Mdadm

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Rebuilding and Creating RAID 1 Arrays with mdadm

Crating Arrays

To create a mirrored array with two drives, sda and sdb, on partitions, sda1 and sdb1:

mdadm --create --verbose /dev/md0 --level=raid1 --raid-devices=2 /dev/sda1 /dev/sdb1

Now you can monitor the status of the building of the array with:

cat /proc/mdstat

Once finished, save your mdadm configuration with:

mdadm --verbose --detail --scan > /etc/mdadm.conf

You may need to edit this file to remove unwanted lines or to add an email address to MAILADDR to be notified if a drive failure occurs:

MAILADDR user1@dom1.com, user2@dom2.com

On some systems, mdadm's configuration file is /etc/mdadm/mdadm.conf, it is very important to put the configuration in the correct location.

Rebuilding Arrays

If a drive ever fails, or is the system is booted with a drive removed, you will need to add it back into the array.

Failed Drive

In this example, /dev/sda1 and /dev/sdb1 make up the RAID 1 array /dev/md0. Let us say that /dev/sdb fails.

Determining failed drive

Run

cat /proc/mdstat
[root@lo4 ~]# cat /proc/mdstat
Personalities : [raid1] 
md0 : active raid1 sdb1[1](F) sda1[0]
      204736 blocks super 1.0 [2/1] [U_]

unused devices: <none>

When a drive fails or is missing, you will see an underscore in the array output ([U_] instead of [UU]). (F) will be displayed next to the failed drive (sdb1[1](F)).
If not, running lsblk or fdisk -l may help you determine which drive it is that failed

hdparm -I /dev/sda | grep "Serial Number"

Will give you the serial number of /dev/sda, which may help you identify physical disks as well.

Remove Failed Drive

If a drive has has failed, it should be removed from the mdadm array before being replaced.

mdadm --manage /dev/md0 --fail /dev/sdb1
[root@lo4 ~]# mdadm --manage /dev/md0 --fail /dev/sdb1
mdadm: set /dev/sdb1 faulty in /dev/md0

Now, we can remove it from the array.

mdadm --manage /dev/md0 --remove /dev/sdb1
[root@lo4 ~]# mdadm --manage /dev/md0 --remove /dev/sdb1
mdadm: hot removed /dev/sdb1 from /dev/md0

Check /proc/mdstat. There should no longer be any (F) or listed drive besides sda1[0].

Power down the system.

shutdown -h now

Replace Drive

Now that everything is powered down, remove the failed HDD then replace it with the new one.

Once the drive is replaced, boot the system back up.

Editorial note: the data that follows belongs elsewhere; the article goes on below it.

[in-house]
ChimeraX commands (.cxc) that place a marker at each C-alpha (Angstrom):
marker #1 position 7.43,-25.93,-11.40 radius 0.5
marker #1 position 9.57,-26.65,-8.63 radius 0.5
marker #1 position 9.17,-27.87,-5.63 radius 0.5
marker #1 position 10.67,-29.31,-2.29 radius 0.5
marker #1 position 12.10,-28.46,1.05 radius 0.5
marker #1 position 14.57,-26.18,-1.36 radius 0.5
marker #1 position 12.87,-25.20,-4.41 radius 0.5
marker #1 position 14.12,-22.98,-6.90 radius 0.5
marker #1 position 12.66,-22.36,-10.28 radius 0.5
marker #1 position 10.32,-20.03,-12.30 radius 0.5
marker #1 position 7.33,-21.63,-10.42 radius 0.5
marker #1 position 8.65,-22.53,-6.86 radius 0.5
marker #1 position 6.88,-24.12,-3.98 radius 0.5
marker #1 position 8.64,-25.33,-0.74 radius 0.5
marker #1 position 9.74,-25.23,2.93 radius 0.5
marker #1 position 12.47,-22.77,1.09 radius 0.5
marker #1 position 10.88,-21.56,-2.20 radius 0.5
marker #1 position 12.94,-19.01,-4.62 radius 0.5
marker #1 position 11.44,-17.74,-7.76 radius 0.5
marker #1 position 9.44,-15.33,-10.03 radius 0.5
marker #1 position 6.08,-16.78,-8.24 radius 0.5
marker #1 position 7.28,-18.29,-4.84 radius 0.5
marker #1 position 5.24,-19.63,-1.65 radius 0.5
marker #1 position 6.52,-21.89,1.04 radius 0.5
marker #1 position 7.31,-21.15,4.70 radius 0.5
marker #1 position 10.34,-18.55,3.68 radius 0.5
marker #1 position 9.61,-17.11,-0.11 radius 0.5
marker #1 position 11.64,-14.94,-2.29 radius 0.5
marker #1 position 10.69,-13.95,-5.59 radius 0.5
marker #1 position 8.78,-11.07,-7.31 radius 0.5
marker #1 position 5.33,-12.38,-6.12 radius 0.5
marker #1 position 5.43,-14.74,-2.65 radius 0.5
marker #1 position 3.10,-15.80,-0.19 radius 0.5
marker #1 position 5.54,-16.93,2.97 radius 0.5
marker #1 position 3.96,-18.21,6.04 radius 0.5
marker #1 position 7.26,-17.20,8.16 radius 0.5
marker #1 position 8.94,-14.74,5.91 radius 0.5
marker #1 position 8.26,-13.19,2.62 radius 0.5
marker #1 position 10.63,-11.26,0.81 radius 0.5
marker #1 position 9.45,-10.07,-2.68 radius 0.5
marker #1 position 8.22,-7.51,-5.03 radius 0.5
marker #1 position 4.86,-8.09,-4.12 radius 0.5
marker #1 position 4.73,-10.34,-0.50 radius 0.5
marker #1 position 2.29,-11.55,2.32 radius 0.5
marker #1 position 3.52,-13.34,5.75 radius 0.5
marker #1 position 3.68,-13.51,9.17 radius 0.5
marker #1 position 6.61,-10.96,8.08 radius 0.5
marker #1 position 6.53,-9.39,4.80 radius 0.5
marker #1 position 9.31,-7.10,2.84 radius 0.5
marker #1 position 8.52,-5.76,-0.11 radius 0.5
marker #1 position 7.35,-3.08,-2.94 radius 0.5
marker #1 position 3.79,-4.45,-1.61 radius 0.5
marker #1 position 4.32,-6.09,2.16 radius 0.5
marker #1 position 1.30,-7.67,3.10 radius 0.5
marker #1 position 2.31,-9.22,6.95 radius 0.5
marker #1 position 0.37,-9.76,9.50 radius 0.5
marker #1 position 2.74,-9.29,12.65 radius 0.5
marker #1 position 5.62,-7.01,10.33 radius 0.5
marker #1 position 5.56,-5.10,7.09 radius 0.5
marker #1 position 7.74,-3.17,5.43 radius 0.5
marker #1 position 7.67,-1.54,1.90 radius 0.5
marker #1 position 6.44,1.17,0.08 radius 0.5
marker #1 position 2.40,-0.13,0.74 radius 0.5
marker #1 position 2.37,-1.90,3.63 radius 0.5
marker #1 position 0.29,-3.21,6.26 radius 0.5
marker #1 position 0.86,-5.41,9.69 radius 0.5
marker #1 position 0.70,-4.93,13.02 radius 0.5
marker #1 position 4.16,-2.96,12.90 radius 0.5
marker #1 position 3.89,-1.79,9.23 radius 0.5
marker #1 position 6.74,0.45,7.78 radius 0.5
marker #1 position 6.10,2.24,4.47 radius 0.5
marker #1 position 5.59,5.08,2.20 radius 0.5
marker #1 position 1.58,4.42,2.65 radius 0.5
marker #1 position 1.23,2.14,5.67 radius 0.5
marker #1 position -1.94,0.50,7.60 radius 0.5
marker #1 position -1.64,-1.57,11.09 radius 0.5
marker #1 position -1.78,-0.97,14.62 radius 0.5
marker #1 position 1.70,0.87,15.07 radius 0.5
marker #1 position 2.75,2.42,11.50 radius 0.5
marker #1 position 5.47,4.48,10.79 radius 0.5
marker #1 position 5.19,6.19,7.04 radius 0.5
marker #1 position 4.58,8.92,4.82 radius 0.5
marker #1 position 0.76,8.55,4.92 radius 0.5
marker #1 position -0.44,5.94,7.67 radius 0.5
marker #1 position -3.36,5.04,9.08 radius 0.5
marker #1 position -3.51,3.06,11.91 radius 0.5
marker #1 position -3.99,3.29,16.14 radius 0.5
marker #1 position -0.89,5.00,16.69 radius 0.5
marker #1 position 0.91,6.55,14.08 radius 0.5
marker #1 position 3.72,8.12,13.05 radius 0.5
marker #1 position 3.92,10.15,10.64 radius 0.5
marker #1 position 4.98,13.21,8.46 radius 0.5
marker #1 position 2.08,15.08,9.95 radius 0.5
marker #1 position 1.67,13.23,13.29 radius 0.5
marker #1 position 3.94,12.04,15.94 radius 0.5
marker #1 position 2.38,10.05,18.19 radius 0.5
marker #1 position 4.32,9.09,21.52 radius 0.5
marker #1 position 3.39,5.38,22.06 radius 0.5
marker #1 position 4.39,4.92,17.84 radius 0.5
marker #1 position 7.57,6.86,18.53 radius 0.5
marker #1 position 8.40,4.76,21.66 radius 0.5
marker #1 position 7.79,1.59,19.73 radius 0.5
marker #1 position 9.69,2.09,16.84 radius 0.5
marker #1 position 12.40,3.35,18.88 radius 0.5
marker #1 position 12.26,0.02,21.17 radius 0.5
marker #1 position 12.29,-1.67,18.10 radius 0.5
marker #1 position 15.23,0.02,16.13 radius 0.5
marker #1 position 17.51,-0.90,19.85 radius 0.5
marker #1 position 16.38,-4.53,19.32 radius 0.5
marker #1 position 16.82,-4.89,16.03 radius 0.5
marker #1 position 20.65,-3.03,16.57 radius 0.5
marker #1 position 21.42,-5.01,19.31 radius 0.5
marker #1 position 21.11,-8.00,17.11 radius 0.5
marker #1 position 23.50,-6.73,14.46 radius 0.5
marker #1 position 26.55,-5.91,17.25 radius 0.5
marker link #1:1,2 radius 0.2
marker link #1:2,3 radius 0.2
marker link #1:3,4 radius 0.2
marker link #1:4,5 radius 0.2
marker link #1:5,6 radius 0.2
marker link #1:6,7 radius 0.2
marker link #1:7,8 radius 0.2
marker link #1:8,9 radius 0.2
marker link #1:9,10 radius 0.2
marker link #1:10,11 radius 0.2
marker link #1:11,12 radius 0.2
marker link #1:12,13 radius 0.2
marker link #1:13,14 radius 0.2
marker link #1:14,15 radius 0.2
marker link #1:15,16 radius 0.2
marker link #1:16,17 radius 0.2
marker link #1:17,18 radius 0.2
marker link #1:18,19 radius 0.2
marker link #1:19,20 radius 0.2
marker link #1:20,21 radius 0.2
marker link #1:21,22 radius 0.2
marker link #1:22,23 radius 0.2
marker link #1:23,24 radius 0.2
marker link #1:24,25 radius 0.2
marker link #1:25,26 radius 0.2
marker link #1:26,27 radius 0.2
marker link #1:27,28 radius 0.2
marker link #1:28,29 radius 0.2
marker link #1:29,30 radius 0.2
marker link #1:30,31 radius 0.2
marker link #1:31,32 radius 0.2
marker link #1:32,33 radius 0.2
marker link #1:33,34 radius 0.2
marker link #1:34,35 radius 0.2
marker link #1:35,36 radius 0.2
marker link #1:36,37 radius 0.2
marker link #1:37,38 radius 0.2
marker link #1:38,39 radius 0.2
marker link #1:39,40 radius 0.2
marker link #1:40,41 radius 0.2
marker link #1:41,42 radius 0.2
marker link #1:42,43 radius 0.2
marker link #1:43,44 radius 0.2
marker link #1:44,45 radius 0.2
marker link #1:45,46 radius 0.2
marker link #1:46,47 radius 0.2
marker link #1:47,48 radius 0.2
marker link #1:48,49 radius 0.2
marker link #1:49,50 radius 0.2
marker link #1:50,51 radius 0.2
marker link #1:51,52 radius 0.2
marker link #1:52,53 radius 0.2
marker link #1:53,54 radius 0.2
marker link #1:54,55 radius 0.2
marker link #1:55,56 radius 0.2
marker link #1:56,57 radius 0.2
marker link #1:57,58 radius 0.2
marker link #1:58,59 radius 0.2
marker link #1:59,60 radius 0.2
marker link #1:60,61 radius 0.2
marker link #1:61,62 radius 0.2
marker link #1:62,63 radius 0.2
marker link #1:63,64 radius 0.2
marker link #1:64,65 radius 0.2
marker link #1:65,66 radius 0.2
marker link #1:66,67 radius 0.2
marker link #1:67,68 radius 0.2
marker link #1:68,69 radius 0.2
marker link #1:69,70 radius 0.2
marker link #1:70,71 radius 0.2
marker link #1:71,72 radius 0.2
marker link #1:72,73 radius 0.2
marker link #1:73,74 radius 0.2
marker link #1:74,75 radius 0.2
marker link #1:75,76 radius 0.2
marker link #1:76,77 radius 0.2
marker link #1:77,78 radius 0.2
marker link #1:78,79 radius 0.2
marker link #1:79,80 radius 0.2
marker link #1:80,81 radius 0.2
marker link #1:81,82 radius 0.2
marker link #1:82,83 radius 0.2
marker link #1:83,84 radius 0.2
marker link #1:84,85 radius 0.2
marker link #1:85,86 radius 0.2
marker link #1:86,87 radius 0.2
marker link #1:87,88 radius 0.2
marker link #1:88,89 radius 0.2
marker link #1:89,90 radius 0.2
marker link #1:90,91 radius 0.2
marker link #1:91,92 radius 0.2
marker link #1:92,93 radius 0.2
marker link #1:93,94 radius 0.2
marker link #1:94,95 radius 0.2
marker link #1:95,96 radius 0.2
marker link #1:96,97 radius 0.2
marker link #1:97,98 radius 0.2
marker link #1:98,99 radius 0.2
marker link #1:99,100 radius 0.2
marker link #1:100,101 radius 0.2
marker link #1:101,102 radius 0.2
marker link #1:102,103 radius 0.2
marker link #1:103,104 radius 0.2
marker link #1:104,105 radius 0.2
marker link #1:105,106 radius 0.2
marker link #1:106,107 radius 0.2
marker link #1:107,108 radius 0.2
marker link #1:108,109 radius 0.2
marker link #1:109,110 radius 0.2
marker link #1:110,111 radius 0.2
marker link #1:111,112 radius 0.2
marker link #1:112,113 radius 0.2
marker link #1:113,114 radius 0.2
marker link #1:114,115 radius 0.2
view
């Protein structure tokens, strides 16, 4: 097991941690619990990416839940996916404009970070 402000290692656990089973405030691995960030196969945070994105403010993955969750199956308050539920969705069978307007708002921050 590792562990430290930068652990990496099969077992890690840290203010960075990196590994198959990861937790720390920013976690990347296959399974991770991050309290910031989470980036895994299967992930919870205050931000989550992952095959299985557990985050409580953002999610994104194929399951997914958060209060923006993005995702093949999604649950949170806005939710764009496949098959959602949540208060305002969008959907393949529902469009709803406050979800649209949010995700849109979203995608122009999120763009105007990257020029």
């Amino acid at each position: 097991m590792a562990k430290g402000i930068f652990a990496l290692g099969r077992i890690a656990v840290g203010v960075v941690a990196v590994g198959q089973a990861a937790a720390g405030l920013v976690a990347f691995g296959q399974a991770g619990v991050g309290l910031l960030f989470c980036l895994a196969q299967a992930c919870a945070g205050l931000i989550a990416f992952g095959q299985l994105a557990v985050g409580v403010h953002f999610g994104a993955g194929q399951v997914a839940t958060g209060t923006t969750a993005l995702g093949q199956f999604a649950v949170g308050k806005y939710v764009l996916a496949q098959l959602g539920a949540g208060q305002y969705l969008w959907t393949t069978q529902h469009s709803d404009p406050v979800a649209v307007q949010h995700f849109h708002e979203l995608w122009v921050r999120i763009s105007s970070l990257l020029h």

Add New Drive to Array

Recreate the partitioning scheme of /dev/sda on the new drive.

sfdisk -d /dev/sda | fdisk /dev/sdb

Then verify with lsblk or fdisk -l.

mdadm --manage /dev/md0 --add /dev/sdb1
[root@lo4 ~]# mdadm --manage /dev/md0 --add /dev/sdb1
mdadm: added /dev/sdb1

Finally, check the status of the rebuilding with

cat /proc/mdstat
[root@lo4 ~]# cat /proc/mdstat 
Personalities : [raid1] 
md0 : active raid1 sdb1[1] sda1[0]
      204736 blocks super 1.0 [2/1] [U_]
      [===========>.........]  recovery = 57.7% (118400/204736) finish=0.0min speed=118400K/sec

unused devices: <none>

Missing Drive

In this example, /dev/sda1 and /dev/sdb1 make up the RAID 1 array /dev/md0. Let us say that /dev/sdb1 is missing.

Use lsblk to examine HDD partitions with block sizes. Alternatively, you can use fdisk -l or any other utility you prefer.

Now check the status of mdadm with:

cat /proc/mdstat
Personalities : [raid1] 
md0 : active raid1 sdb1[1](F) sda1[0]
      204736 blocks super 1.0 [2/1] [U_]

unused devices: <none>

When a drive fails or is missing, you will see an underscore in the array output ([U_] instead of [UU]).

Use the output from lsblk and /proc/mdsat to match the present drive in an active mdadm array (/dev/md0) with the corresponding partition on the missing drive. For example, "match" /dev/sda1 with /dev/sdb1 (after verifying their block sizes are the same).

Now add /dev/sdb1 back into the array:

mdadm --manage /dev/md0 --add /dev/sdb1
[root@lo4 ~]# mdadm --manage /dev/md0 --add /dev/sdb1
mdadm: added /dev/sdb1

You can view the status of the rebuilding array with:

cat /proc/mdstat
[root@lo4 ~]# cat /proc/mdstat 
Personalities : [raid1] 
md0 : active raid1 sdb1[1] sda1[0]
      204736 blocks super 1.0 [2/1] [U_]
      [===========>.........]  recovery = 57.7% (118400/204736) finish=0.0min speed=118400K/sec

unused devices: <none>

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